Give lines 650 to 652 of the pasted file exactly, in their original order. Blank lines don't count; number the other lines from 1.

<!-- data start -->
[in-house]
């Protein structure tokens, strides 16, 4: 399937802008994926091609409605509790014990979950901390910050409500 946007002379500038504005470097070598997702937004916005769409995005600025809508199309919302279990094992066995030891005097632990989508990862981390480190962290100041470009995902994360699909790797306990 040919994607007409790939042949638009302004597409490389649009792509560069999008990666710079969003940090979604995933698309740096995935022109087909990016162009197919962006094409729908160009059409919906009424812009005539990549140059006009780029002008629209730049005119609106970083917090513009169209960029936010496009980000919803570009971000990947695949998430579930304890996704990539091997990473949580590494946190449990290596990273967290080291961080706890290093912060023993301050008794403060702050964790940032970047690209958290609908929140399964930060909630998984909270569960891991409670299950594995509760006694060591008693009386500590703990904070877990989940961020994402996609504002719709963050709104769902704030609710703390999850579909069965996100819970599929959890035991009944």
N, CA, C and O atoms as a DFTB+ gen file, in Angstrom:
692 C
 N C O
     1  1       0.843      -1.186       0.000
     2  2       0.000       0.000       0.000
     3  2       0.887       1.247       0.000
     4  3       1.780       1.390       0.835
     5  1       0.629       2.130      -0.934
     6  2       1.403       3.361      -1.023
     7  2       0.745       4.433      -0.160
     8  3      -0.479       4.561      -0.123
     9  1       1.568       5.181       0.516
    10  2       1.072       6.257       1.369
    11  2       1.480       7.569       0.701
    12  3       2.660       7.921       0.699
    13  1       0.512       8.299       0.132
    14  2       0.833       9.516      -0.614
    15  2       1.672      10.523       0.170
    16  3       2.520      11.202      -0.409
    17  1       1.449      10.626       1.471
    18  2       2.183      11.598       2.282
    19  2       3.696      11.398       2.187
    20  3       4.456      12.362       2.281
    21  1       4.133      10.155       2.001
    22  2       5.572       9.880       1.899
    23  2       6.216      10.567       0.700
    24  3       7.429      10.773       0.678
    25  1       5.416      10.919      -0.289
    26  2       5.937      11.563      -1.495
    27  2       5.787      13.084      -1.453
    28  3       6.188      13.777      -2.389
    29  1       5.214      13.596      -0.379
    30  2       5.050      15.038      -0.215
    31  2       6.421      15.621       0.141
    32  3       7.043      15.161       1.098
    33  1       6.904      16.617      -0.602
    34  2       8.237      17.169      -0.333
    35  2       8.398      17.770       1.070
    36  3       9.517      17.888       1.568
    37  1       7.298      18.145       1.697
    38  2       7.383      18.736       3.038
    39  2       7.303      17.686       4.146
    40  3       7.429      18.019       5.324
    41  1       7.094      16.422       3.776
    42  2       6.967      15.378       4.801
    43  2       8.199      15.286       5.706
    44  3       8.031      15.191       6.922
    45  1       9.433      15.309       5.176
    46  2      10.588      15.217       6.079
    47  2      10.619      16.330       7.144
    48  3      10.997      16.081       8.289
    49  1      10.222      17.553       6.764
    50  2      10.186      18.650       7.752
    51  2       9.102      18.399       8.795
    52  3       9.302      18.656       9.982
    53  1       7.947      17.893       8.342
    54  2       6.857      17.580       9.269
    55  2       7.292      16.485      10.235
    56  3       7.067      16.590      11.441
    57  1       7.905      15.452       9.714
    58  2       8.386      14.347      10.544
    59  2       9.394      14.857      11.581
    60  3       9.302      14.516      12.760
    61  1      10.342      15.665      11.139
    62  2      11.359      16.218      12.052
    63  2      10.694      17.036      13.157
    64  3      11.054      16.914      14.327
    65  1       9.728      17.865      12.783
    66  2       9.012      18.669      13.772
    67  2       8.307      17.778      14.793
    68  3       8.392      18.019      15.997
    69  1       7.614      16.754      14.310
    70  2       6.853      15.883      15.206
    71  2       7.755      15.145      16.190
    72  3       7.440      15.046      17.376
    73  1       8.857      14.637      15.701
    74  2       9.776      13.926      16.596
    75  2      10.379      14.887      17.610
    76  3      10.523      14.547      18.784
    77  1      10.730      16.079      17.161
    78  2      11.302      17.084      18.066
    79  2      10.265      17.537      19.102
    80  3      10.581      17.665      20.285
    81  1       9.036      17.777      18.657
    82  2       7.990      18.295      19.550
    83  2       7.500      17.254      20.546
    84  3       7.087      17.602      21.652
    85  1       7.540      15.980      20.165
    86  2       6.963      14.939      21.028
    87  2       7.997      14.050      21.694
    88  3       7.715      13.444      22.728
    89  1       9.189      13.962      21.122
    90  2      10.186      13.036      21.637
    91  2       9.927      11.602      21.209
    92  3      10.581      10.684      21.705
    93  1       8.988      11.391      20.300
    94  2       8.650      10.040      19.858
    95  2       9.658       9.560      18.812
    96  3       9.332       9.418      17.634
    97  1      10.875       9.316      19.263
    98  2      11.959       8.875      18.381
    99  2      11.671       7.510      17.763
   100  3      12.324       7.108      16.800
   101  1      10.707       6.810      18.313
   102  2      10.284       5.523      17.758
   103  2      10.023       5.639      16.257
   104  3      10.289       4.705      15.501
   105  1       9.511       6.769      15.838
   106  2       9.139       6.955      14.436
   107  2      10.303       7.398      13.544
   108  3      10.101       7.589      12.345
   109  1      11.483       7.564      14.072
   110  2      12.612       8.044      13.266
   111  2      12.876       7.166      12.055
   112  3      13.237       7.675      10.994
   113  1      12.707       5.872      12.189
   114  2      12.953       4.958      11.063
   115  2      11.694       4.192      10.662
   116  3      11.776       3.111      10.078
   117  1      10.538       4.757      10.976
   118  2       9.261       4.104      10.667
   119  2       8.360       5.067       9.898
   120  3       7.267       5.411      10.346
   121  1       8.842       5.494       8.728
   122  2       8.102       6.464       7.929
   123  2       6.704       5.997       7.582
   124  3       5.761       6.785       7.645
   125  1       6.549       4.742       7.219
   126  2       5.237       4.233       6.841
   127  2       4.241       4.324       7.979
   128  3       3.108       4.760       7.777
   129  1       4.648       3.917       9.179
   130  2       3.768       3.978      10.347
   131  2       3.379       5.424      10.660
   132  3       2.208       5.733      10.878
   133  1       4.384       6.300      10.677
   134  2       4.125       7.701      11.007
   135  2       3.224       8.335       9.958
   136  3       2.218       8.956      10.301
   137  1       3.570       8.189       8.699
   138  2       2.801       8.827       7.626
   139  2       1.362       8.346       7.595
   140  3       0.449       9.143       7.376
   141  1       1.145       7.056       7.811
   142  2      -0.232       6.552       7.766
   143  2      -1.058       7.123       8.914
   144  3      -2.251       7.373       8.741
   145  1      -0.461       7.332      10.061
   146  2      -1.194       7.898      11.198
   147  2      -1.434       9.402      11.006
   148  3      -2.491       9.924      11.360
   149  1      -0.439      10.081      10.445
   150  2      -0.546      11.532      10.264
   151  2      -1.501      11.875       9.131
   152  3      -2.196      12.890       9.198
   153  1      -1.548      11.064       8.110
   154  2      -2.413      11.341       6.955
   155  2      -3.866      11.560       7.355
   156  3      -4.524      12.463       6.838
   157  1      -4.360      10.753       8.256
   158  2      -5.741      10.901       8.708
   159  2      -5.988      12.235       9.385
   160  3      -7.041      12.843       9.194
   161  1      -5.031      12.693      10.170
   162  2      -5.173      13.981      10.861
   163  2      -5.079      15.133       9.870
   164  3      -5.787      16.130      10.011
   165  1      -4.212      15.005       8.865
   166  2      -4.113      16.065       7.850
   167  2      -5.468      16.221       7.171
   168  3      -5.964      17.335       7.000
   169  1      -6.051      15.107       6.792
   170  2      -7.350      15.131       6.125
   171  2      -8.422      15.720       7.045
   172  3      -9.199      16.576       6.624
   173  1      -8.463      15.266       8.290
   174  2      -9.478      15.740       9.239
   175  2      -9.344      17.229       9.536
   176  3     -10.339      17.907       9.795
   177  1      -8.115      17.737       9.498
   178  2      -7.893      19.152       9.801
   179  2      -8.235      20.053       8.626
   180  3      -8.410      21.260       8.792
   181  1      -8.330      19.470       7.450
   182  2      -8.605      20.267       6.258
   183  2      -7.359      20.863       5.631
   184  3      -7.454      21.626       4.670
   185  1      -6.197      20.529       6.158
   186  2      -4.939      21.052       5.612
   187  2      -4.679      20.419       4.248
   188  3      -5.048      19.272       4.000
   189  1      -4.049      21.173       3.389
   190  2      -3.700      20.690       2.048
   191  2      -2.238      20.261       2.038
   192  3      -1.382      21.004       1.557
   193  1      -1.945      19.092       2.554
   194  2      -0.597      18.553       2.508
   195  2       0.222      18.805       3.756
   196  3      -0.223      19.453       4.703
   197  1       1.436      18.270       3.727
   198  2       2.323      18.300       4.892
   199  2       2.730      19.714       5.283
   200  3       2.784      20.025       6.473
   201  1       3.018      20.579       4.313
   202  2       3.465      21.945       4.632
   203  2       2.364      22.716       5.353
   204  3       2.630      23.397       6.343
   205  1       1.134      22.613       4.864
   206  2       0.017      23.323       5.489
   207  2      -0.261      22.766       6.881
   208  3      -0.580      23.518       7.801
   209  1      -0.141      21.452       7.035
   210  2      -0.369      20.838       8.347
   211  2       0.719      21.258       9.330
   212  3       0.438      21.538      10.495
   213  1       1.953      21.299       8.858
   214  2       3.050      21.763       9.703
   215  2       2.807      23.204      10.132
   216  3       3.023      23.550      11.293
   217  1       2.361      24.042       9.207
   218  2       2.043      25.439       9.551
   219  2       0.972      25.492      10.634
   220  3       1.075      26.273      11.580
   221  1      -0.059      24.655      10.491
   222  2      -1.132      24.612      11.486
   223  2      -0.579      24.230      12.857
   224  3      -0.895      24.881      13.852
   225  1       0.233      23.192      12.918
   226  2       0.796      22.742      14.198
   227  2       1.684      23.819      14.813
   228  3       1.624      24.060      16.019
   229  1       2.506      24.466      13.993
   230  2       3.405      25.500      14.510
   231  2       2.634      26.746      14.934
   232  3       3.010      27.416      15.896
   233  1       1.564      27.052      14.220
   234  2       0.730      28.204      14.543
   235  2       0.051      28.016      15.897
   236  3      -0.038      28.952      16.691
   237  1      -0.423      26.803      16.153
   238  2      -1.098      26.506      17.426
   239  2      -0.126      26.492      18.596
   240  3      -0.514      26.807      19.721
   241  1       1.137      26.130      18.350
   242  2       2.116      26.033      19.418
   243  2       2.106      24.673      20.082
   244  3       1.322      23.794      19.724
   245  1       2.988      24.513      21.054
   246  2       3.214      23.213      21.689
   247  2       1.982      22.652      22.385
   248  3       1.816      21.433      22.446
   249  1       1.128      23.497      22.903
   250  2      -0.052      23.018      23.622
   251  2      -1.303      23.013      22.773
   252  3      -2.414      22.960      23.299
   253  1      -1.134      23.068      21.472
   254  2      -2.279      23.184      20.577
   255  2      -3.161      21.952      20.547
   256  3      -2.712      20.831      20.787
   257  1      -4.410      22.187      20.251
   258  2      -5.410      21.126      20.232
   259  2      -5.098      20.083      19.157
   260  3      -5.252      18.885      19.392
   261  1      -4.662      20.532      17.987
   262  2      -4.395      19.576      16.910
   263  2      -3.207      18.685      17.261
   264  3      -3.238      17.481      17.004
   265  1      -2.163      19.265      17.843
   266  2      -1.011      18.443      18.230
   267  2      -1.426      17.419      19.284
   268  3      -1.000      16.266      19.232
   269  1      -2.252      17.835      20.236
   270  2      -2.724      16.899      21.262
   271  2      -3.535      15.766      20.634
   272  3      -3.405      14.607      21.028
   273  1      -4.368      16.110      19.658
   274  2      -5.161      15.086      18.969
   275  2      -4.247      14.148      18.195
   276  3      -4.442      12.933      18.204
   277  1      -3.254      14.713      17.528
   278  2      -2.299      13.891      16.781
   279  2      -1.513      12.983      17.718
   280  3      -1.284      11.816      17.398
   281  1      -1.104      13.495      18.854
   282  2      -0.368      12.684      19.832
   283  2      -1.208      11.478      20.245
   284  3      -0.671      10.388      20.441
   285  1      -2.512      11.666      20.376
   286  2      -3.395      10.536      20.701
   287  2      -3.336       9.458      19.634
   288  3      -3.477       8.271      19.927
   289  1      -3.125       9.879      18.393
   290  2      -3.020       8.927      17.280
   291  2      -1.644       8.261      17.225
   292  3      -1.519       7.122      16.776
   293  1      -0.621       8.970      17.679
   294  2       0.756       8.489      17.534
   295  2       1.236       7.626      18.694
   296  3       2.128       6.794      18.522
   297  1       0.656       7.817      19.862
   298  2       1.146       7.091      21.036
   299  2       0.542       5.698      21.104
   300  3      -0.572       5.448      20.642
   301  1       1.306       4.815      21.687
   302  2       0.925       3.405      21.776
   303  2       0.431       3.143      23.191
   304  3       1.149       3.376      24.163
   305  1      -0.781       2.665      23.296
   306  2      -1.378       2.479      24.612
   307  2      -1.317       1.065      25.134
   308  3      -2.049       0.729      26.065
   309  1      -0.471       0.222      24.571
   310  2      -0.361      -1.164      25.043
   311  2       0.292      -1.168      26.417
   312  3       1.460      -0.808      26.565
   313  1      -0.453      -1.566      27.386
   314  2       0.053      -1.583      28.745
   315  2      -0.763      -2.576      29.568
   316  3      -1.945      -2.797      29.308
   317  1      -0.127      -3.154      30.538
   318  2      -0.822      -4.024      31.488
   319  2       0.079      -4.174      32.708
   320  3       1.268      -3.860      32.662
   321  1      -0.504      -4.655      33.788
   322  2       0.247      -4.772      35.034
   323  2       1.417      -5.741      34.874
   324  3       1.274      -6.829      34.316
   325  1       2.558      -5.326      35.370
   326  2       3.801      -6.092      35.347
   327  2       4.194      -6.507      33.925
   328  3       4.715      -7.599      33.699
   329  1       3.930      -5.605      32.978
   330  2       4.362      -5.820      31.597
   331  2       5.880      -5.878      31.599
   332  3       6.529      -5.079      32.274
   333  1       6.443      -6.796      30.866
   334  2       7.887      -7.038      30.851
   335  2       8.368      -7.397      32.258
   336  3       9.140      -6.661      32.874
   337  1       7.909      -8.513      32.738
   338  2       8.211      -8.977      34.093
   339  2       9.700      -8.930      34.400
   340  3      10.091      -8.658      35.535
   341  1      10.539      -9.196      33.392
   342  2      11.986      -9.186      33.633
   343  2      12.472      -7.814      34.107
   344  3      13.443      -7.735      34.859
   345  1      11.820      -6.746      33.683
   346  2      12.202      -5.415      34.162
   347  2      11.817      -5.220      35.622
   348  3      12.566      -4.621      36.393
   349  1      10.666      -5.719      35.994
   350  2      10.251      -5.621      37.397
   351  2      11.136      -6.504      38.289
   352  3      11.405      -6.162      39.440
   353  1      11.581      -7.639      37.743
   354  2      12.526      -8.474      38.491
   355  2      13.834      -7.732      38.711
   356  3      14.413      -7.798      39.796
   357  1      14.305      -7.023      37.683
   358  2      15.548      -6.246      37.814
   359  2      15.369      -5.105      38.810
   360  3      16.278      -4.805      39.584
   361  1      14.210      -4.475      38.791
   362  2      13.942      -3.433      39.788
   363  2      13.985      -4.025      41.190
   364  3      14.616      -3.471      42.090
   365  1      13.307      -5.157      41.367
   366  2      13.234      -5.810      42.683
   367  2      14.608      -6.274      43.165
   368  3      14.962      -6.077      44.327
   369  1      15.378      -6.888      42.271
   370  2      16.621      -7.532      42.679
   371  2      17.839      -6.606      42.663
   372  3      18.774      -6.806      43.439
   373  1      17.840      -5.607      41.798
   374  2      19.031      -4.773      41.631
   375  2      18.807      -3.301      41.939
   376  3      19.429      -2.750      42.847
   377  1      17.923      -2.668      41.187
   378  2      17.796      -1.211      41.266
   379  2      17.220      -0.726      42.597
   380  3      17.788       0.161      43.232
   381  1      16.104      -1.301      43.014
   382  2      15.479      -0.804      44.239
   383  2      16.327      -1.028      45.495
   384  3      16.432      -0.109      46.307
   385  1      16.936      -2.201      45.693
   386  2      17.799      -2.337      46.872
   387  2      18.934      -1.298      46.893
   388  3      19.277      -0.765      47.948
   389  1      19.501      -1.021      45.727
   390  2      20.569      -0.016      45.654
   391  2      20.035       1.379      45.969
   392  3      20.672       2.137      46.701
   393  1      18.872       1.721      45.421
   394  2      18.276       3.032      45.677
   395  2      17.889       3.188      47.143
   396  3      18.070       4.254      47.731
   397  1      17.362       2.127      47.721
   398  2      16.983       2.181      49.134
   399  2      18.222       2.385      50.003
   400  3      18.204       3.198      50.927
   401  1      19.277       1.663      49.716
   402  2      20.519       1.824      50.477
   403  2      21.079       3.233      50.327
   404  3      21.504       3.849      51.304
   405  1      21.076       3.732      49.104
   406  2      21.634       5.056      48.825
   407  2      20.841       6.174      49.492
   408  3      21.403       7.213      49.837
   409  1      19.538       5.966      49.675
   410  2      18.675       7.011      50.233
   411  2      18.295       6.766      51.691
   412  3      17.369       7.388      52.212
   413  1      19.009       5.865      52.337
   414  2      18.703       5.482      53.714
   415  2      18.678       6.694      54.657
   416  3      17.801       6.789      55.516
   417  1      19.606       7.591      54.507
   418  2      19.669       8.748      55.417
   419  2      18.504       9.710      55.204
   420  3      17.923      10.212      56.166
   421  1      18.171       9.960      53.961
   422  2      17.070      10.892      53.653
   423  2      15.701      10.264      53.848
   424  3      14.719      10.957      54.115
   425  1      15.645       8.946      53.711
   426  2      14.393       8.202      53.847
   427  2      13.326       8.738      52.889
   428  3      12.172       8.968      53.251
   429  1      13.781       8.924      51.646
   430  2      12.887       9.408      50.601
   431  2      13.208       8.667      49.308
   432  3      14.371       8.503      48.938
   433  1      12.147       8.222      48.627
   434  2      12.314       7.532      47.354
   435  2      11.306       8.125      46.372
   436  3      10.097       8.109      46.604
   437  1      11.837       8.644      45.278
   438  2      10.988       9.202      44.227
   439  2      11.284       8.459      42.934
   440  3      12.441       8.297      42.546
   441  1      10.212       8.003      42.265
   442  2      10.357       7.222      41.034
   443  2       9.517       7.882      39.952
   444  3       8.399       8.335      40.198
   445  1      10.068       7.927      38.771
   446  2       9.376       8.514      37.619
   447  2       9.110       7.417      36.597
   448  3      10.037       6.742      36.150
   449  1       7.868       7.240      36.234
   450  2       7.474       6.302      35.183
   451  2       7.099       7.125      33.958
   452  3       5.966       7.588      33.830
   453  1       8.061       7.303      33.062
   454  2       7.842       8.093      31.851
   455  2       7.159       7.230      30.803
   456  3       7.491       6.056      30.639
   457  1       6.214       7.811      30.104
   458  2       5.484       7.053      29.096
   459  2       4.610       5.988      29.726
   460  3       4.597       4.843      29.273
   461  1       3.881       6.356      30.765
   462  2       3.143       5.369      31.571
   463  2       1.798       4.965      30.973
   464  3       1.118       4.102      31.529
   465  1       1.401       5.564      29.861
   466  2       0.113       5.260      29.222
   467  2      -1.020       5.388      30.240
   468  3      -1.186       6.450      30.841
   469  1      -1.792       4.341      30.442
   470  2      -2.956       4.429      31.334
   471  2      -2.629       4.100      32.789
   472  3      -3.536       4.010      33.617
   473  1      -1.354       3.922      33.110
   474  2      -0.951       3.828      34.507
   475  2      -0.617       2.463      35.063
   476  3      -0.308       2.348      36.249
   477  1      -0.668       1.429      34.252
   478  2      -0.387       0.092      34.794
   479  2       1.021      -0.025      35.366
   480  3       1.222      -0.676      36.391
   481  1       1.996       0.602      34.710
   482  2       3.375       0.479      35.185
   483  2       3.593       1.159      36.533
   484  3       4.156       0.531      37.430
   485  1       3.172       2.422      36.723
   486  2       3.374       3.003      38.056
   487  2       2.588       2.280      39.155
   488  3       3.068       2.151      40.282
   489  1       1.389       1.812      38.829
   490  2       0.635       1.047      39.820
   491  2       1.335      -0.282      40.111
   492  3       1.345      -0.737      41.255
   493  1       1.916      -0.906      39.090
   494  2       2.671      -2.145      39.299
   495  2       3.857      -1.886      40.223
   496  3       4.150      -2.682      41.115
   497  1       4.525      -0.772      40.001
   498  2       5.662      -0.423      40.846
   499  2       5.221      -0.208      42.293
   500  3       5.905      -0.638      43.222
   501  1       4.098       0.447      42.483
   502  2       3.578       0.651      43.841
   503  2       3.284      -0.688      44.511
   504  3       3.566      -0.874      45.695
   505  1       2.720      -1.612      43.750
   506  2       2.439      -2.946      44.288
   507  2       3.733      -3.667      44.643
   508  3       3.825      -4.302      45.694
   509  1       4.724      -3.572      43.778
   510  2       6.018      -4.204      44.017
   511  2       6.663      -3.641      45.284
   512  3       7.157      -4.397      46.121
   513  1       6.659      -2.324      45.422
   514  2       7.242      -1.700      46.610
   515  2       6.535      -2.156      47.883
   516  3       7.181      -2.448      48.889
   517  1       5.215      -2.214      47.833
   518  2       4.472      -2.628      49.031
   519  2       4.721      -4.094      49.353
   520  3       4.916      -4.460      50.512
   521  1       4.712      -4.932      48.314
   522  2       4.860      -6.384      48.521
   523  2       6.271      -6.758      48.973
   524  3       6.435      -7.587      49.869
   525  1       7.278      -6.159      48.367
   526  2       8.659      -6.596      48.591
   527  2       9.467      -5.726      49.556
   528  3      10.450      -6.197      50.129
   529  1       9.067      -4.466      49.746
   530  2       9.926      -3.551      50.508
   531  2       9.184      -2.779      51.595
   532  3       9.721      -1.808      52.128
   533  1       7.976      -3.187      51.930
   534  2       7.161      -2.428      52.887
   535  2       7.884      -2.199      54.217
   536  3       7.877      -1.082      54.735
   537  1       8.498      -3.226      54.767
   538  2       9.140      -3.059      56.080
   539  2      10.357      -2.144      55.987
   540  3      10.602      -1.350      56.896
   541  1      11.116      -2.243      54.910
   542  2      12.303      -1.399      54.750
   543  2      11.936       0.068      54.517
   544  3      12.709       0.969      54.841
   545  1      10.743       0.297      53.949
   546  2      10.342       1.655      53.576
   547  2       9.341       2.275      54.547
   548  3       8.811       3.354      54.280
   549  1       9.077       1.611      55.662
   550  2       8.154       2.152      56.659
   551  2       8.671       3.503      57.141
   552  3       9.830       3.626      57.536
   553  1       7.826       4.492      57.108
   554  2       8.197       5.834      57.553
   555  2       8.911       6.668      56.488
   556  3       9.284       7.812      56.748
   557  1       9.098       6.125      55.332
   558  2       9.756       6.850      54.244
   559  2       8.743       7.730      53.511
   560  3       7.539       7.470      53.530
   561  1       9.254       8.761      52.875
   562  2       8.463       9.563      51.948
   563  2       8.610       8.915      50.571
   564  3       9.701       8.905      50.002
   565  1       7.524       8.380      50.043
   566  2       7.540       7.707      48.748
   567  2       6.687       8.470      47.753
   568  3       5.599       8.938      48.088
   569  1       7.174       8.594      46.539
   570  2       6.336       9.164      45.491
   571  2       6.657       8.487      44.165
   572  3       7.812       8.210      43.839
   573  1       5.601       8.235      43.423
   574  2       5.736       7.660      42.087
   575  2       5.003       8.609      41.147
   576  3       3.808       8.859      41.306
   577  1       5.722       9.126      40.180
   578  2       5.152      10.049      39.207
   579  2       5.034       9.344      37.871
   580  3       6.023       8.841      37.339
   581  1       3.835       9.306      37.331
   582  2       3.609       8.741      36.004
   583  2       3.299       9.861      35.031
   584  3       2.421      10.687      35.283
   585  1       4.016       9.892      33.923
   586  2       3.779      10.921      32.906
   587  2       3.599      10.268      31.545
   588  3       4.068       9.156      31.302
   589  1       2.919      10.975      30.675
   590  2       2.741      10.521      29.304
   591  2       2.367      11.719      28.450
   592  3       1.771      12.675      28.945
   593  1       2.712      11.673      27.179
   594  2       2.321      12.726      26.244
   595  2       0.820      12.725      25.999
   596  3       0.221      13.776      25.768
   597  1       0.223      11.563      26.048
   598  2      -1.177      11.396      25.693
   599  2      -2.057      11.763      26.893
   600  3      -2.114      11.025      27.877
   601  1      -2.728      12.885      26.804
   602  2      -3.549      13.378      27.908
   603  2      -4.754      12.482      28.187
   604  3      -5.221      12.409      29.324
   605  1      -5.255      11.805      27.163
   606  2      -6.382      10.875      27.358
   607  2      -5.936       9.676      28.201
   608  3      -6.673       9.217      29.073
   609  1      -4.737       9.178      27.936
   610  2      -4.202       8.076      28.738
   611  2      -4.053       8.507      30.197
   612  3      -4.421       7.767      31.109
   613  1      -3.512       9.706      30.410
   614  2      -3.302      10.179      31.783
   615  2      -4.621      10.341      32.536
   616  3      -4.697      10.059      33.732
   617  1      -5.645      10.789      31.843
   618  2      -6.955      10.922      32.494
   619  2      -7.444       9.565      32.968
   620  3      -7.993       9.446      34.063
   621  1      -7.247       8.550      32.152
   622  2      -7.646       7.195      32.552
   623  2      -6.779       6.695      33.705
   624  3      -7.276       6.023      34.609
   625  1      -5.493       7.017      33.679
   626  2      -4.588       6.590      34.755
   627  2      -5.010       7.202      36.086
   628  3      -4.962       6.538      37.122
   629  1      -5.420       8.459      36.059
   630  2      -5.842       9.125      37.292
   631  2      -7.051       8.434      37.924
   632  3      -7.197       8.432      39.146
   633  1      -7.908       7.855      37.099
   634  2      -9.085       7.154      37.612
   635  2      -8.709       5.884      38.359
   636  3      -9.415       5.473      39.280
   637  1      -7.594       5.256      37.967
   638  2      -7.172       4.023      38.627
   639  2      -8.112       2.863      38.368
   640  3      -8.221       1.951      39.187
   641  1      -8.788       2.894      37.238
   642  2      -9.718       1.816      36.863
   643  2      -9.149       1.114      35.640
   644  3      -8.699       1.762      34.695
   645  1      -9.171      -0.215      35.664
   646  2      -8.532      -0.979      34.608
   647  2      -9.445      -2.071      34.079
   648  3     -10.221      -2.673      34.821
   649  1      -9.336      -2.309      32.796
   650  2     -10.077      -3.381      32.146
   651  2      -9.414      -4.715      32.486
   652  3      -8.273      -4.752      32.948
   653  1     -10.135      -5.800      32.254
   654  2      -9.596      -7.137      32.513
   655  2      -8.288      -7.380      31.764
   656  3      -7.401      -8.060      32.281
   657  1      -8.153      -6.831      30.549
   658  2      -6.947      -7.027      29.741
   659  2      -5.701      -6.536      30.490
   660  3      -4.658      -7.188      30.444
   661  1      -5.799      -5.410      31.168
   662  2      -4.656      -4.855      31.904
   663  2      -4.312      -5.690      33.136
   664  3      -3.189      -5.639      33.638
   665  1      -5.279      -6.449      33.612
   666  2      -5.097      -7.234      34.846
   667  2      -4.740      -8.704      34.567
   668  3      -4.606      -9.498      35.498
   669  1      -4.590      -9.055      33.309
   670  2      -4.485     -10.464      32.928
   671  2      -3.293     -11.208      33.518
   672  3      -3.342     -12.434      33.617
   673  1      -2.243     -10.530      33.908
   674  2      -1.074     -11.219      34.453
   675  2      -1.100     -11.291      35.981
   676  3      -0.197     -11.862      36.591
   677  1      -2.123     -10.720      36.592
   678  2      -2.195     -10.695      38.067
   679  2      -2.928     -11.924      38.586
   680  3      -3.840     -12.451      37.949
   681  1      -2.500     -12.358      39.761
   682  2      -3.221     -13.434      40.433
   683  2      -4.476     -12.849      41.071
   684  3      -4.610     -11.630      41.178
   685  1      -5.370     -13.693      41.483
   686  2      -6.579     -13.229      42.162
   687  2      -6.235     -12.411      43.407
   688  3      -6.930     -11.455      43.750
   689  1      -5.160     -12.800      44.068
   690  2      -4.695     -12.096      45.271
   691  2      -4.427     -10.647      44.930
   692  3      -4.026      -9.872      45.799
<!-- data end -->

   645  1      -9.171      -0.215      35.664
   646  2      -8.532      -0.979      34.608
   647  2      -9.445      -2.071      34.079